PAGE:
Monday, August 11, 2014

In Memory of Dick Smith

(June 26, 1922 - July 30, 2014)
"There’s never going to be another Dick Smith. 
Dick is, without a doubt, the greatest makeup artist who’s ever going to live."   
- Rick Baker

Dick Smith, a visionary pioneer of prosthetic theatrical make-up effects often called the "godfather of make-up" passed away just a few weeks ago.

Smith, born in New York, attended Yale University studying to become a dentist.  Smith stumbled upon a book on theatrical make-up that piqued his interest so much that he began practicing in his spare time, emulating classic movie monster make-ups and volunteering his services to theatrical actors in local productions.  Shortly after his graduation, he enlisted in the military and served during World War II.

Dick Smith working on The Exorcist
After the war, Smith was having a hard time decided what he wanted to do with his life.  He was uncertain in his desire to become a dentist, but still had yearning to do make-up which, before the war, had been little more than a hobby.  He ultimately decided to pursue his passion and become a make-up artist.  Unfortunately, his wok was rejected by the film industry.  Smith's father presented him with the idea of working in television, which was still in its infancy at the time.  In those days, there was no such thing as a full-time make-up artist, but Smith did such great work that he was given continual work in television through NBC.

A dummy head created for a 1961 production of The Picture of Dorian Gray

Facing budget constraints and frustrated with the limitations of conventional techniques, Smith developed his own methods in his basement.  His pioneering techniques included innovations in foam latex prosthetic face masks.  These were normally made in just one piece and limited the amount of facial expression of the actors beneath the make-up. Smith's method involved the creation of three cohesively layered pieces that allowed for greater expression and realism.  To achieve additional realism, Smith relied on a collection of photographic references that he would use as inspiration throughout his career.  Smith continued working in television for around two decades, doing make-up work for genre shows such as Way Out (a Twilight Zone-esque anthology show), Dark Shadows, and a TV movie adaptation of The Strange Case of Dr. Jekyll and Mr. Hyde.

A sampling of Smith's make-up work for Way Out, Dark Shadows, and North and South
It was in the 70's that Smith finally achieved his dream of creating make-ups for the movies such as Midnight Cowboy and House of Dark Shadows.  One of his early achievements was producing an old age make-up for Dustin Hoffman for the film Little Big Man.  Modern make-up artists still struggle to make convincing old age make-ups, but, ever the pioneer, Smith proved that he was up to the challenge.

Dustin Hoffman in Little Big Man

Another milestone in Smith's career was his work on The Godfather.  Once again, Smith pioneered new techniques.  He applied a simplified old age make-up to Marlon Brando when the actor refused to wear the appliances normally used to achieve the effect.  Additionally, Smith created the first bleeding make-up effect utilizing bladders and squibs tucked underneath foam latex appliances to produce a shockingly convincing head-shot scene.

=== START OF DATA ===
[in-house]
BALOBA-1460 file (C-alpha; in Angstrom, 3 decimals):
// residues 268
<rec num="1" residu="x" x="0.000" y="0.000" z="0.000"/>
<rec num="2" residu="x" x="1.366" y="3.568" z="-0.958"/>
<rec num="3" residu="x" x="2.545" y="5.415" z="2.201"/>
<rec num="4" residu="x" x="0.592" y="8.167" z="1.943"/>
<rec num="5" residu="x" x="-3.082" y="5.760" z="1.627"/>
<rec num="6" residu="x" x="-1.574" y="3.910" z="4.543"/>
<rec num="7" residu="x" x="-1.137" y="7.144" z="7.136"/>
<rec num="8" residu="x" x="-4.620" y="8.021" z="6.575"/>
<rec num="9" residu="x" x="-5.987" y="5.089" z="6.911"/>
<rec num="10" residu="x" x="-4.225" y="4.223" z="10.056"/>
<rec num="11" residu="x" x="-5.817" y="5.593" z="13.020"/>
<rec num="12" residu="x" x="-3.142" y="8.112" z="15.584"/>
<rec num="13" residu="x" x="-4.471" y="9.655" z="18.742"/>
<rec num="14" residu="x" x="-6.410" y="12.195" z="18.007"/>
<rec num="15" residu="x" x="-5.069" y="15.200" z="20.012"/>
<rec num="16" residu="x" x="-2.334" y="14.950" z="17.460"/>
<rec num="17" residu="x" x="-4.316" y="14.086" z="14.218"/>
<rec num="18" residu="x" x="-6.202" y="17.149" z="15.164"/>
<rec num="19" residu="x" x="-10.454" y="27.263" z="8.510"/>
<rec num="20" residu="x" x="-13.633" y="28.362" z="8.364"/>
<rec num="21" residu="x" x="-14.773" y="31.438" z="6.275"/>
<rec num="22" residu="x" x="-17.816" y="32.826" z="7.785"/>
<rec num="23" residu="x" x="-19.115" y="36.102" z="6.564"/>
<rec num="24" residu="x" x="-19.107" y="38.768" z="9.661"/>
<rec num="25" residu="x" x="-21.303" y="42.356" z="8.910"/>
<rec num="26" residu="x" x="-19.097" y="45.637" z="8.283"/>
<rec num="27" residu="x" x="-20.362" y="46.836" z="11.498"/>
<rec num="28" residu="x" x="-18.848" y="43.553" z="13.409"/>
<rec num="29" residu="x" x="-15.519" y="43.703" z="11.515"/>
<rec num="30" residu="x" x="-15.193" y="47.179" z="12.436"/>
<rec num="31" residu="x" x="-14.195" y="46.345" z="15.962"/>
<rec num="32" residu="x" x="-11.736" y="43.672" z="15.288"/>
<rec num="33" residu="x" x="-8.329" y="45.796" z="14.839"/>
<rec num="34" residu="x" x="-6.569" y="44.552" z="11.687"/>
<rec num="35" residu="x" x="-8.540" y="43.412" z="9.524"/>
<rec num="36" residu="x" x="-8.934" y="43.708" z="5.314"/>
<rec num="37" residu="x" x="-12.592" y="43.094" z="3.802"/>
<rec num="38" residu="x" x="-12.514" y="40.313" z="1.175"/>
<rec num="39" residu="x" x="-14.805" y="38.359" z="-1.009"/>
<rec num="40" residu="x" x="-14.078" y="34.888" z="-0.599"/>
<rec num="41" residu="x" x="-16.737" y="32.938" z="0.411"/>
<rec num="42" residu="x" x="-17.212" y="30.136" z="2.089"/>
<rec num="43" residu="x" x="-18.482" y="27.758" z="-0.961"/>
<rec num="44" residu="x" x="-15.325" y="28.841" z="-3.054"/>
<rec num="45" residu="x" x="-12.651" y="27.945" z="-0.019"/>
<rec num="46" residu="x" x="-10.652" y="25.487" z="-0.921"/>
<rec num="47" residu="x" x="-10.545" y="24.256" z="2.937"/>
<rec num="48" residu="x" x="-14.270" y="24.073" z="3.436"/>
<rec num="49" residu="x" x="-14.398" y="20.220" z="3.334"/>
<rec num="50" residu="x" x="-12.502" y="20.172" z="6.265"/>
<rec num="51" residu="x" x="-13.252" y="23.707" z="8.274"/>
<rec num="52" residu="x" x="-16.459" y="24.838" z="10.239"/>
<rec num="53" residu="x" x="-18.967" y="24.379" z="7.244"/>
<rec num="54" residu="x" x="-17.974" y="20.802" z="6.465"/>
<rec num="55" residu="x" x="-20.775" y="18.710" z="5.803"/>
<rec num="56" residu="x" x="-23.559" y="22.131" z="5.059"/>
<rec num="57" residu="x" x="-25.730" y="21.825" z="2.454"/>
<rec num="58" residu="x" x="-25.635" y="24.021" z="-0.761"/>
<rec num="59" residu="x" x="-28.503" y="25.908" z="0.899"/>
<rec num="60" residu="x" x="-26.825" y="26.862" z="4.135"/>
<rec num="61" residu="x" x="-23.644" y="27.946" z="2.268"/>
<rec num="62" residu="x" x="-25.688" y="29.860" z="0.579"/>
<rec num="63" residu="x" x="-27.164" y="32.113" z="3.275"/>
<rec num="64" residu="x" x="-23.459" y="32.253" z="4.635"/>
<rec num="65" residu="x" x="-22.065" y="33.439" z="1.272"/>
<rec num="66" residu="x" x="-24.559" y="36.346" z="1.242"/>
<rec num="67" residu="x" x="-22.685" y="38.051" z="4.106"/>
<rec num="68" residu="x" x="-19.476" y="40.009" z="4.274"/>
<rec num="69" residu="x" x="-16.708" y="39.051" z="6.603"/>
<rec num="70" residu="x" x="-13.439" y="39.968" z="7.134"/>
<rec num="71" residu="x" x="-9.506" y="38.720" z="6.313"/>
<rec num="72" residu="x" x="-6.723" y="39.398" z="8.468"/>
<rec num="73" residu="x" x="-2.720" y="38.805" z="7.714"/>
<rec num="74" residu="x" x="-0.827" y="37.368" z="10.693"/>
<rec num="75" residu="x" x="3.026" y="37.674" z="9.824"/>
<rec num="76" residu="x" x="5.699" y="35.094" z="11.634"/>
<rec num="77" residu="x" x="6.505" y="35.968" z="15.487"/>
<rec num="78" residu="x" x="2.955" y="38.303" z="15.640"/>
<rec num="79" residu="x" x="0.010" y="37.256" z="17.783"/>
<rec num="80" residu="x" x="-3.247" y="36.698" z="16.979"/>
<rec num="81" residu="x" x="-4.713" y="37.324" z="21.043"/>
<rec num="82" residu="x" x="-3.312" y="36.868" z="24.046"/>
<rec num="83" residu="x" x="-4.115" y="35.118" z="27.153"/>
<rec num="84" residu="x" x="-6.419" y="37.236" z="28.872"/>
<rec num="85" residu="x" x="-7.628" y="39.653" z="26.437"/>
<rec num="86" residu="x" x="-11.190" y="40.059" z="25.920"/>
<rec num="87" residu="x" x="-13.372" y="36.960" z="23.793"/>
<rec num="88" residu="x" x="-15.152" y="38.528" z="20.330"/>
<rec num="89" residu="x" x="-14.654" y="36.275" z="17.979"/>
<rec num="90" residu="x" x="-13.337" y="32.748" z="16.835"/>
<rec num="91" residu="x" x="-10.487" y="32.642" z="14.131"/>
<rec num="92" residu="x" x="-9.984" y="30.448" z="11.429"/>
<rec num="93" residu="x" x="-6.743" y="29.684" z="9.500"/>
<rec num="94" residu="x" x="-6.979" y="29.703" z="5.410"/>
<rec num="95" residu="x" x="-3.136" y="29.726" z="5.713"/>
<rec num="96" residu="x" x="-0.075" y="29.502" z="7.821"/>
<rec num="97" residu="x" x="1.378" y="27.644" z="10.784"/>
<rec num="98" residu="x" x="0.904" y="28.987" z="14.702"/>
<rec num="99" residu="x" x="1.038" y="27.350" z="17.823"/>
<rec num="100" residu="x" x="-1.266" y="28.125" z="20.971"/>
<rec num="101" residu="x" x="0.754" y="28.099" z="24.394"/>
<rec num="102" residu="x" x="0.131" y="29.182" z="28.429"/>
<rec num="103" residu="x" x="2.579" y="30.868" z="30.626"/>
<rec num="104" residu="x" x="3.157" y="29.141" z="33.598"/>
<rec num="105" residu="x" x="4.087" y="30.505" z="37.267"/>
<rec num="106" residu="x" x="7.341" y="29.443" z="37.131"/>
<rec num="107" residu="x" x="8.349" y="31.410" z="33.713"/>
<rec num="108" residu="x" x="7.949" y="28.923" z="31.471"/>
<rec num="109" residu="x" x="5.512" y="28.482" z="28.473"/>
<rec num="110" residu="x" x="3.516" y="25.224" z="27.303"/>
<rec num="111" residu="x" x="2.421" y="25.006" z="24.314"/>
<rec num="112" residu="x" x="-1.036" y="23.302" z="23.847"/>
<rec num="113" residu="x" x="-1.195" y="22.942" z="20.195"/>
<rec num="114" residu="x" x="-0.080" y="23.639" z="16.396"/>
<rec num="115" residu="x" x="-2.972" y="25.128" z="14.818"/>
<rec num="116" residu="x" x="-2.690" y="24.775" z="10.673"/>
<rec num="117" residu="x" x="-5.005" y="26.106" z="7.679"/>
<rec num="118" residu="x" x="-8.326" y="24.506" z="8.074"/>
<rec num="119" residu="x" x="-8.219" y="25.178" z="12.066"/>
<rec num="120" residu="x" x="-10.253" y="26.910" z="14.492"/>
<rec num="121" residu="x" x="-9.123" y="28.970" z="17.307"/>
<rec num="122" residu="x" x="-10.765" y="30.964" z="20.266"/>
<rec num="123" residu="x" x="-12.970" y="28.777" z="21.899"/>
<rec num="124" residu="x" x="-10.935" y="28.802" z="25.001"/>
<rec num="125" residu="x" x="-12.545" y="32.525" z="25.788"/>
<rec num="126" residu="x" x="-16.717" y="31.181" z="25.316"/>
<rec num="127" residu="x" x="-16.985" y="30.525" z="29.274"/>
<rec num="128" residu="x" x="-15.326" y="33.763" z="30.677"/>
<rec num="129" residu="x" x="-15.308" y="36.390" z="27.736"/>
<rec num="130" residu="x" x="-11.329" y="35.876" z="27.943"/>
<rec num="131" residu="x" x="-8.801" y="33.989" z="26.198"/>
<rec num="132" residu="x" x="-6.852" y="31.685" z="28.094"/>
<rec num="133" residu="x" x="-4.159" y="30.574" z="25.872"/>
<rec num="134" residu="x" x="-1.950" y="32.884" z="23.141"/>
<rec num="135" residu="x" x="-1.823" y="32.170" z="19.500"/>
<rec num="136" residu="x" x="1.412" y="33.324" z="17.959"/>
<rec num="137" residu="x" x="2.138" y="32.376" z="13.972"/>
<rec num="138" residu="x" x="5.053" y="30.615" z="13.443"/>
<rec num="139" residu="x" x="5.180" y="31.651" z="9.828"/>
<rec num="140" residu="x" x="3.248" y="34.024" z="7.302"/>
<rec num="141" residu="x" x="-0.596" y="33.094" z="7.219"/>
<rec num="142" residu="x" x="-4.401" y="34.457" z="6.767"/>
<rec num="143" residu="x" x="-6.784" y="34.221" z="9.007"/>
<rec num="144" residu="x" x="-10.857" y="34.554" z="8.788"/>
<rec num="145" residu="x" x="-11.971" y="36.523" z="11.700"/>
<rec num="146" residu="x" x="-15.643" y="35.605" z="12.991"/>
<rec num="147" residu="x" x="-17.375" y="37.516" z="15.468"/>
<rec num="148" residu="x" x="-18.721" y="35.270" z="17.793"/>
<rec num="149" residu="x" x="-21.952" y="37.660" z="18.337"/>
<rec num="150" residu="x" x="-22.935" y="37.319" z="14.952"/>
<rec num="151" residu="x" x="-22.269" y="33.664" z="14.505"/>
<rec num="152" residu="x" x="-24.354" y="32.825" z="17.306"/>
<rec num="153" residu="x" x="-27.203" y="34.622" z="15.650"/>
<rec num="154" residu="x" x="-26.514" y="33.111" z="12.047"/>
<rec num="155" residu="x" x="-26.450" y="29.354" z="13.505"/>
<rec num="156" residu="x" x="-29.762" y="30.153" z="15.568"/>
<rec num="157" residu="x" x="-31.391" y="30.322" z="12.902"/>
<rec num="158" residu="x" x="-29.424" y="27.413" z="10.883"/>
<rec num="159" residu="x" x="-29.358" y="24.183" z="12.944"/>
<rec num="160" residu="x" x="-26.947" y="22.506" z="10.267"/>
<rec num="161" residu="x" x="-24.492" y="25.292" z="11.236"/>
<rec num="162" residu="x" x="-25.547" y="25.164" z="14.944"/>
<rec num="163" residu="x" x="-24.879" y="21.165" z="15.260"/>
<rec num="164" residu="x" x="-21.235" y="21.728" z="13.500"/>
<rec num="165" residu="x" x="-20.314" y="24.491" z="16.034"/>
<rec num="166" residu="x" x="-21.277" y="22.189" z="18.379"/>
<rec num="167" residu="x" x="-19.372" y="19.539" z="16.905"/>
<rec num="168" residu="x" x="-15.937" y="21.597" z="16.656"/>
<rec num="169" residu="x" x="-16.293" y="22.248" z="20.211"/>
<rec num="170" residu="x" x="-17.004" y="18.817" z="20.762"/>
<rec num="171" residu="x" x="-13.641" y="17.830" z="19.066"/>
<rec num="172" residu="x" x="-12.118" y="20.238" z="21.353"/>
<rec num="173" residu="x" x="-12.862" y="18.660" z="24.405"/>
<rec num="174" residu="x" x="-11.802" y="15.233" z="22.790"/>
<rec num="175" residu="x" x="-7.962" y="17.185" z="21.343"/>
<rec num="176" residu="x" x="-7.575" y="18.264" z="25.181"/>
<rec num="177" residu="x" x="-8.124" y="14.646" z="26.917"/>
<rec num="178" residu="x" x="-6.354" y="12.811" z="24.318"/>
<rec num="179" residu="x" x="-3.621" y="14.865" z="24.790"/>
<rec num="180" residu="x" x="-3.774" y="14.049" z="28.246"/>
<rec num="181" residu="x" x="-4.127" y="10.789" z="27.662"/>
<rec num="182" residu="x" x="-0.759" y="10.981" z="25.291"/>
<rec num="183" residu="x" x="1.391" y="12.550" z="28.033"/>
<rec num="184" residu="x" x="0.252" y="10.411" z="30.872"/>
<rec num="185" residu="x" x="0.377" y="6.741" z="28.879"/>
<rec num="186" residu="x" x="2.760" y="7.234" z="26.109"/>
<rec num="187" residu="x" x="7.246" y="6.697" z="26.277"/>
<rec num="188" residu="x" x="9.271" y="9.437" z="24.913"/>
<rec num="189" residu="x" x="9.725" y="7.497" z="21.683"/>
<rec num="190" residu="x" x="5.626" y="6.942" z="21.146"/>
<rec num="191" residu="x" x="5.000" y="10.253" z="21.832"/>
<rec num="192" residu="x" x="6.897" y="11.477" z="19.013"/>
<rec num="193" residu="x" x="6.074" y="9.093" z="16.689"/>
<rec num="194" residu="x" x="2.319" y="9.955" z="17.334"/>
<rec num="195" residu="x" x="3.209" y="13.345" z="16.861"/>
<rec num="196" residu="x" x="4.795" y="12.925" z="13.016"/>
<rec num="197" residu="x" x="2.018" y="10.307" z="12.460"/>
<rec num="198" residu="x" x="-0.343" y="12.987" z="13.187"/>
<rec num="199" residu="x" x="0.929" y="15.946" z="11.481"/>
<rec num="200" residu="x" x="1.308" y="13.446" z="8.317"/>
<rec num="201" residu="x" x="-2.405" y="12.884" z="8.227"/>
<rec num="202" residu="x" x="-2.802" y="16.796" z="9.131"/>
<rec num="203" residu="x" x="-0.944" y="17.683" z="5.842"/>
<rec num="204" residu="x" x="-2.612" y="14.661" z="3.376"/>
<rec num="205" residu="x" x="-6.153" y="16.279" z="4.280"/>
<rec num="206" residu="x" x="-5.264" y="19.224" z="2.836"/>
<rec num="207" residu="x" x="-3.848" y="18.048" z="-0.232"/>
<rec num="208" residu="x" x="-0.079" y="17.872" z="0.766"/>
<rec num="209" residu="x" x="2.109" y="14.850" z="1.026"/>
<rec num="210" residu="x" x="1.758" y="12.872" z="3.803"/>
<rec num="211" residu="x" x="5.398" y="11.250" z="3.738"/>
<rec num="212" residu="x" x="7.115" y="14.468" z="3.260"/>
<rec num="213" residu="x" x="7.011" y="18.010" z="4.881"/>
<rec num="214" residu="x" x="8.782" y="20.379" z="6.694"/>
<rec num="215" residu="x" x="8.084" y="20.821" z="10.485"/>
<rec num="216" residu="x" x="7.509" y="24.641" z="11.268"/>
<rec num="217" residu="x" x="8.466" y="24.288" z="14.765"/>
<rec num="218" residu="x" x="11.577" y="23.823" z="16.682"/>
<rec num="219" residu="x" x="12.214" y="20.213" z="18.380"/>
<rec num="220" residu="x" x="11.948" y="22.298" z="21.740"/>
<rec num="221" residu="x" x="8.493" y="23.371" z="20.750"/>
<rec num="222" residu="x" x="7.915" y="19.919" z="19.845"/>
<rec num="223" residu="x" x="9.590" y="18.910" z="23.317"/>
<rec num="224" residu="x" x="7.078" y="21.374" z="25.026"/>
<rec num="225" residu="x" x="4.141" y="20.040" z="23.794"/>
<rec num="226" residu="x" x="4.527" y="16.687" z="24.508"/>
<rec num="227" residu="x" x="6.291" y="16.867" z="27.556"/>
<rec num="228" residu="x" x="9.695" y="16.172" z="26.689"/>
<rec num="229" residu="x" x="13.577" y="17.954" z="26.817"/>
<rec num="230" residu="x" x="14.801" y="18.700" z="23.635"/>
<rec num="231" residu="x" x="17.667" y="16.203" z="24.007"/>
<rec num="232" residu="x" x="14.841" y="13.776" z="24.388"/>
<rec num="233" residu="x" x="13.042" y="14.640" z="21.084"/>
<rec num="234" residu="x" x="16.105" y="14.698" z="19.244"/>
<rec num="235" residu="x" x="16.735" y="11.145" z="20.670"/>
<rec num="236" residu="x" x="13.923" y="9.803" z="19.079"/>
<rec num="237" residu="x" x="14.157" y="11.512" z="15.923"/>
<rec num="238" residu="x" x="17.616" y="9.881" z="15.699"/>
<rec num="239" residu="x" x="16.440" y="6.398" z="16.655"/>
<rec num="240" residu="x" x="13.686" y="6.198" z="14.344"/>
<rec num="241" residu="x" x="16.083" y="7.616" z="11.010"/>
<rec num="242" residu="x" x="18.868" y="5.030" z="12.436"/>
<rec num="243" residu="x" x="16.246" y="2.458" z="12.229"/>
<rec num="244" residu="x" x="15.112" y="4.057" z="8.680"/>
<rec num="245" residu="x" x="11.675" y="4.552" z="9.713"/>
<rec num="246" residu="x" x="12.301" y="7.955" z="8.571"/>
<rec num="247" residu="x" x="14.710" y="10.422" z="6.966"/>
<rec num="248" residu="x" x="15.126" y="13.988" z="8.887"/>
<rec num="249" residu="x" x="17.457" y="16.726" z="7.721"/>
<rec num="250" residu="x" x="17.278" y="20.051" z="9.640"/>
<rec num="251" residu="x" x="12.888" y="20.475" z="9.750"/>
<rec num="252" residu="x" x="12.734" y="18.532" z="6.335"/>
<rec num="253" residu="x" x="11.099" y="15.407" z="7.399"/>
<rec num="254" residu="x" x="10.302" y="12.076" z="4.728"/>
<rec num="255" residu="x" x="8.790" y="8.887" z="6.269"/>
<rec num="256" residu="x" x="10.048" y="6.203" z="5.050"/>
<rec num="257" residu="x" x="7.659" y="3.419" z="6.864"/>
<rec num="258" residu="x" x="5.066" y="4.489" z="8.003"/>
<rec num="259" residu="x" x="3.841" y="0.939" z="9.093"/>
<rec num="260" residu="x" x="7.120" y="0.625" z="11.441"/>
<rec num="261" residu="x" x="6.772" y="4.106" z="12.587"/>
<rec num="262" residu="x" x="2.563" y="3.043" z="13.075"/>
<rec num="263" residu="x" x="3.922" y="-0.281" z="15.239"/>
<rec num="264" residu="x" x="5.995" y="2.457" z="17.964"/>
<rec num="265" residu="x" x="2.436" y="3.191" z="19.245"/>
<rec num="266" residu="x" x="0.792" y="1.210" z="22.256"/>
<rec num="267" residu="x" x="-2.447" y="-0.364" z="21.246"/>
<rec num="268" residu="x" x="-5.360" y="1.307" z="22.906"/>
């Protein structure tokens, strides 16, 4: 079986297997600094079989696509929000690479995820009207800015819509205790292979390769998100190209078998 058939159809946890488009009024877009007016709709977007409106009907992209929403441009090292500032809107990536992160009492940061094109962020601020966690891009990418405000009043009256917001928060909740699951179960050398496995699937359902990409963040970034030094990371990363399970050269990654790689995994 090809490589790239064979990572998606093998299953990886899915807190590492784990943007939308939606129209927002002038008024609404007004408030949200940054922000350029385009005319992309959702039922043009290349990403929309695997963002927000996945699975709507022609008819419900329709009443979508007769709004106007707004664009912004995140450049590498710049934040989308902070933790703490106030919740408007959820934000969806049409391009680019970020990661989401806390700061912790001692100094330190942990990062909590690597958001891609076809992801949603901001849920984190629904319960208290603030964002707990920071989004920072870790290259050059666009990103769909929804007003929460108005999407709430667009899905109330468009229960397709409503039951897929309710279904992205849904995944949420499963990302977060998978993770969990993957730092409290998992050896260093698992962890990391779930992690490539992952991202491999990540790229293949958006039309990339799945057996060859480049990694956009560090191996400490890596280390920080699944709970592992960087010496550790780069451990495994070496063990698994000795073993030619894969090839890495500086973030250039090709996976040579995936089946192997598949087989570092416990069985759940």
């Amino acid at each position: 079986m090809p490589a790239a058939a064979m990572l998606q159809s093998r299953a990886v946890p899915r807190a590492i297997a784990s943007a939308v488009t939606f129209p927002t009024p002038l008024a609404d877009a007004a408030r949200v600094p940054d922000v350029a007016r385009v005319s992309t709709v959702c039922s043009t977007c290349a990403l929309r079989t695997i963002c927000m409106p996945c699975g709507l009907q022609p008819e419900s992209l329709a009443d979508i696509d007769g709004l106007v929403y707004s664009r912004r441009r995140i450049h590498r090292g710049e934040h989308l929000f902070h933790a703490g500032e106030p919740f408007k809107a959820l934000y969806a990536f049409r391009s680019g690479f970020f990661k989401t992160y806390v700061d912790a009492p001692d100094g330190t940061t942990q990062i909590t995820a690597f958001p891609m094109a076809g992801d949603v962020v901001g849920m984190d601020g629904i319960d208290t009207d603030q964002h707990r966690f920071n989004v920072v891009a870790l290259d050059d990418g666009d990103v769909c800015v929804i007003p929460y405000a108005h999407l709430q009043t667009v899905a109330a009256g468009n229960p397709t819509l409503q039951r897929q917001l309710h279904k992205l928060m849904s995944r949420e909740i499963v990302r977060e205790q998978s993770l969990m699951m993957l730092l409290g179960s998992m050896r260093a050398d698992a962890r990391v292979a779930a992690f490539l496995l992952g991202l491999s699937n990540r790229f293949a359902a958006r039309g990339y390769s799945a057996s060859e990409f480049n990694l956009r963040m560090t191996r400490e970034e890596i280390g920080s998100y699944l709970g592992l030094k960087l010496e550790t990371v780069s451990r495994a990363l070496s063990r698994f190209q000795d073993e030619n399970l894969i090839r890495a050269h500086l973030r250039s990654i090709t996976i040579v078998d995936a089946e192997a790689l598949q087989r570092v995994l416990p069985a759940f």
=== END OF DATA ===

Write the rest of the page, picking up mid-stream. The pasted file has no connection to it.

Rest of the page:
Before and after shots Marlon Brando with a minimalist old age make-up created and applied by Dick Smith

Probably Smith's most famous and memorable work was created for the landmark horror film, The Exorcist.  For this film, Smith further blended special effects and his realistic make-ups, pushing his abilities to their limits.  Smith had just three months to develop not only demonic make-ups, but also old age make-ups and a variety of prosthetics integrated with special effects.  Working with just one assistant - Rick Baker, who would go on to his own illustrious career in make-up effects - Smith created some of his best work. Most notable are the scenes in which welts appearing on Linda Blair's stomach, the extreme vomiting effect, and the infamous head-spinning dummy.

The dummy used to create the disturbing spinning head scene

Smith would go on to work on numerous films and even win an Academy Award for Best Make-up for his amazing old age make-up in Amadeus.  In 2011 he was the first make-up artist to be awarded with the Academy Honorary Award.

Life sized puppets created for Ghost Story

Smith influenced countless young make-up artists with his work in television and film, but perhaps his most enduring contribution to his craft was sharing his secrets.  While many make-up artists were reluctant to share their techniques, Smith put forth efforts throughout his career to educate aspiring artists through publications and training courses.

A 1965 special edition of Famous Monsters of Filmland featured instructional guides by Dick Smith
It is certain that Dick Smith's legacy will endure and continue to inspire monster makers for generations to come.  You can find more information about Smith's career and his training program at

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